Jesse Schwarz – 4-15-2013
Twitter may be the future of advertising. As company
tweets speak volumes through out the world.
Brands are beginning to understand the power and potential of social networking sites such as Twitter as a tool for growing their brands and advertising to costumers. Unlike traditional advertising, social media marketing offers brands unparalleled opportunities to analyze consumer driven data, tracking who clicks their posts, then learning what that consumer likes, and ultimately track their purchases. All this information is available online, however sorting through it all can be an incredible challenge. Brands are still seeking to develop social media solutions that translate directly into sales, a code that few have cracked.
One person on the cutting edge of this phenomenon is Pinky Gonzales, founder of UpRiver Solutions, a social media marketing firm based out of Portland, Oregon. They have worked with companies such as GM and Anheuser Busch to develop cutting edge social media marketing campaigns that aim to grow the brand and create interactive experiences for the consumer. Here is a link to their company website: http://upriversolutions.com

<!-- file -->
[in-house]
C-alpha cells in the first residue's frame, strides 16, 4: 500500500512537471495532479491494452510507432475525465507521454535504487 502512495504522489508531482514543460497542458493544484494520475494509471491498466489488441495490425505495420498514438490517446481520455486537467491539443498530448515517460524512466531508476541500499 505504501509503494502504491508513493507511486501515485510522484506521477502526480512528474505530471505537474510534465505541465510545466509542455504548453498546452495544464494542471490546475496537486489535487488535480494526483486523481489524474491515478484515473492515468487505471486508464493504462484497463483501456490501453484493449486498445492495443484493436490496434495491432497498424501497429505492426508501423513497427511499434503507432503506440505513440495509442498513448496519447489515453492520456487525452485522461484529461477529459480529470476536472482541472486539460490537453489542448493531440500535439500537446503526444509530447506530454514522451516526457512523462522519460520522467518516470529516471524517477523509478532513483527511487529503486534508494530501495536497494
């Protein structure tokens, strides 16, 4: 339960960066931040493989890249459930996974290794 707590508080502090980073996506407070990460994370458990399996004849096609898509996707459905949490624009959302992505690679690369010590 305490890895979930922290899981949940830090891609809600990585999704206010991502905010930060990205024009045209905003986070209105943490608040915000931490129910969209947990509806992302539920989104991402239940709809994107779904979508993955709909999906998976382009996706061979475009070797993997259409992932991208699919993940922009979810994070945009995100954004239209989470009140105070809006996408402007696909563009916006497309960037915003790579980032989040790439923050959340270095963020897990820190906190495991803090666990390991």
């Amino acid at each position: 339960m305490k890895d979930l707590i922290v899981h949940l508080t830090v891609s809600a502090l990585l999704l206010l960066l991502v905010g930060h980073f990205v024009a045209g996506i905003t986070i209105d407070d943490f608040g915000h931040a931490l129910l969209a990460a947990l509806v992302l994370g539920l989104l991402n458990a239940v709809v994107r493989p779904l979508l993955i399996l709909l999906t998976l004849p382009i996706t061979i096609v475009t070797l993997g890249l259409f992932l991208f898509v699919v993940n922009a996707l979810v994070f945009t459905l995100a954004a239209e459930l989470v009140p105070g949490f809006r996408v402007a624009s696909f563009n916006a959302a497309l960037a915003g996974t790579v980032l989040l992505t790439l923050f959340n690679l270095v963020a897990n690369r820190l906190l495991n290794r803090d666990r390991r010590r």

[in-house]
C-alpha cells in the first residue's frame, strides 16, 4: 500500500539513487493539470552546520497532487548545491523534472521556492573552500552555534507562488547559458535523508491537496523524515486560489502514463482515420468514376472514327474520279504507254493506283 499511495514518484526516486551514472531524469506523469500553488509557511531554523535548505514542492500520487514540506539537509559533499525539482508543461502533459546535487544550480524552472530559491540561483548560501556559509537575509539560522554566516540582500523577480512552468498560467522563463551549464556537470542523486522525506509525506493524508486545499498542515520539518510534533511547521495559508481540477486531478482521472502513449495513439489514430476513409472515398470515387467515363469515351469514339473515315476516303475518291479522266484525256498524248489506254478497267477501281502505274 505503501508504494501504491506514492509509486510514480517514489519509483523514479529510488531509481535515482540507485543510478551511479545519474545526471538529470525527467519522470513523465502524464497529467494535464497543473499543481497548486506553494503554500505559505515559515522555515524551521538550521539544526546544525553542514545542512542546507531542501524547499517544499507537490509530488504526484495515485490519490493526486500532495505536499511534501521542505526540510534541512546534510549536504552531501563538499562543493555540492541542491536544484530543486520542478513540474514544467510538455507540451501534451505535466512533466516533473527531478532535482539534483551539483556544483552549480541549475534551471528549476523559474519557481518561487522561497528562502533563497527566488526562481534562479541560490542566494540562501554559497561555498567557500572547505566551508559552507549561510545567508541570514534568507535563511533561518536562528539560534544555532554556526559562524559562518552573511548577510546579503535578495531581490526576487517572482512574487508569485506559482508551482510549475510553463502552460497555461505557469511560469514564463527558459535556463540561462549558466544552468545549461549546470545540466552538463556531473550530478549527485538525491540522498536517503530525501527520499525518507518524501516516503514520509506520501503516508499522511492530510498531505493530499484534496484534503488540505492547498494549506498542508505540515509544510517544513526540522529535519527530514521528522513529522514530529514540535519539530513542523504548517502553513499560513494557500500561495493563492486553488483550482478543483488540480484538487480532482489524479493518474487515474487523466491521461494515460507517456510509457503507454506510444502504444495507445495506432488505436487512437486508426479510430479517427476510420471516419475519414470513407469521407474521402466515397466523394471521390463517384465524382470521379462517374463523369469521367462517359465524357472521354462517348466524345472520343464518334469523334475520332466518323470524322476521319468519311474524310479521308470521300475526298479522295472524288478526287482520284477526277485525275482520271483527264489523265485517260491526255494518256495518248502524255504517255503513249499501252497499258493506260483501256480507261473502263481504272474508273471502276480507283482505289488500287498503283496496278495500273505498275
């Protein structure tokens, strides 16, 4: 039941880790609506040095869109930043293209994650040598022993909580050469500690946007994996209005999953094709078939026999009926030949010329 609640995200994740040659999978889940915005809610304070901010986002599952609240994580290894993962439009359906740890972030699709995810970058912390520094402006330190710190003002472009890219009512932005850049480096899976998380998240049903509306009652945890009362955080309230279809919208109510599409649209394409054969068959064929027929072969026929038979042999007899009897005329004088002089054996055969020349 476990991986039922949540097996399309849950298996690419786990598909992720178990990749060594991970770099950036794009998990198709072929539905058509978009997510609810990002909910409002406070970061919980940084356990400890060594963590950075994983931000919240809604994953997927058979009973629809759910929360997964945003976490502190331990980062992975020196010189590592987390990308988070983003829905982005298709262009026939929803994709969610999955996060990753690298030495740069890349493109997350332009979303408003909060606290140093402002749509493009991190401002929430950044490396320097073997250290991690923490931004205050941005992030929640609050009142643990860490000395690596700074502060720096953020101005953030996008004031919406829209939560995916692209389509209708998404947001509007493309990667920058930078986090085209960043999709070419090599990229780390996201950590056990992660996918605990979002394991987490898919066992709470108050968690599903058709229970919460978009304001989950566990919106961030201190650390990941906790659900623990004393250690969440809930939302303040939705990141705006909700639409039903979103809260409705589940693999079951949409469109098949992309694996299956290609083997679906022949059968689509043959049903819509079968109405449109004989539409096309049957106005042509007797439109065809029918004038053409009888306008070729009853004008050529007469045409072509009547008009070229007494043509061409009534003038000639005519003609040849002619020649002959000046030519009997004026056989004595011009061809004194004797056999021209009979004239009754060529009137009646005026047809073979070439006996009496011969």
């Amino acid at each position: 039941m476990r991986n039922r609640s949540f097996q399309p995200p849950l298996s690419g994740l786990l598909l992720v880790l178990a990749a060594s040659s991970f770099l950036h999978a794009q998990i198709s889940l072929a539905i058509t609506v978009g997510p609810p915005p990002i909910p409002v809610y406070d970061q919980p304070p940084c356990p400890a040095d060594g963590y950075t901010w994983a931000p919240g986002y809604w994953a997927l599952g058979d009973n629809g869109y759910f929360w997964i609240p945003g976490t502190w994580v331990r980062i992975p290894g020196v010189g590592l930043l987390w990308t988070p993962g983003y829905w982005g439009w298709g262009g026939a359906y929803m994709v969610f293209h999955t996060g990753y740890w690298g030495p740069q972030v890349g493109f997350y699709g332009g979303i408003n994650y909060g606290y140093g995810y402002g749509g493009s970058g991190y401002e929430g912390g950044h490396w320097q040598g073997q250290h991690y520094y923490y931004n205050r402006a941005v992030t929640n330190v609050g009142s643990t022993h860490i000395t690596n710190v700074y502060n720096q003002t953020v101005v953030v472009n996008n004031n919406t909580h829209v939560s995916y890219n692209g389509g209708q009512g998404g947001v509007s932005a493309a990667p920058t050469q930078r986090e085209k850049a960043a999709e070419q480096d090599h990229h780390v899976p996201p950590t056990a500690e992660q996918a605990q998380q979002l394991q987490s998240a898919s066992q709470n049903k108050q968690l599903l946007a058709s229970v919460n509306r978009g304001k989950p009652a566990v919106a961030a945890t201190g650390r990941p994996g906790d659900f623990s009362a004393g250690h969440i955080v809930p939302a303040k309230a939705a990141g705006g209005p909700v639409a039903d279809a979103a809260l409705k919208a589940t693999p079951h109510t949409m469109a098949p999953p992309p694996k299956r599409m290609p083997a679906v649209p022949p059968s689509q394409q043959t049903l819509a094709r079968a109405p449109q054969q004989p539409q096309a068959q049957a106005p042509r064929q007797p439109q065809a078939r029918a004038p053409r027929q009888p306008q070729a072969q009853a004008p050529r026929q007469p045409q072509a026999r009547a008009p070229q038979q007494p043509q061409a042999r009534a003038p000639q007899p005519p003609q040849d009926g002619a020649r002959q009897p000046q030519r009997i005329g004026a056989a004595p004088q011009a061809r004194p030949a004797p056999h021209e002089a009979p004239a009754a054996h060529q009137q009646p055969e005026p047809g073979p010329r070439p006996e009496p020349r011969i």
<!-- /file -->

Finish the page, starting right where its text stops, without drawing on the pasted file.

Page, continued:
The biggest challenge for social media strategizers like Gonzales is actually measuring ROI on social media marketing campaigns. Brands are only welling to invest as much valuable time and resources into something as they are able to get out of it. While you can spend hours scanning the internet to hear some basements bloggers perspective on “5 KEY WAY TO MEASURE ROI ON TWITTER” you are unlikely to come away with any universally agreed upon solutions. However, by watching the ways in which brands are quickly moving their marketing budgets into the digital space it seems fairly clear that it is working at some capacity.
One suggestion that I discovered on this mashable blog that I think could be very effective (http://http://mashable.com/2013/02/13/roi-social-media) is to look at overall results and then work backwards. Because we are in a time of so much uncertainty I think it is important that brands don’t act too fast and end up ultimately tainting their brand image, slow and steady may just win the race. Play it 140 characters at a time, learn, grow, react, and then dominate.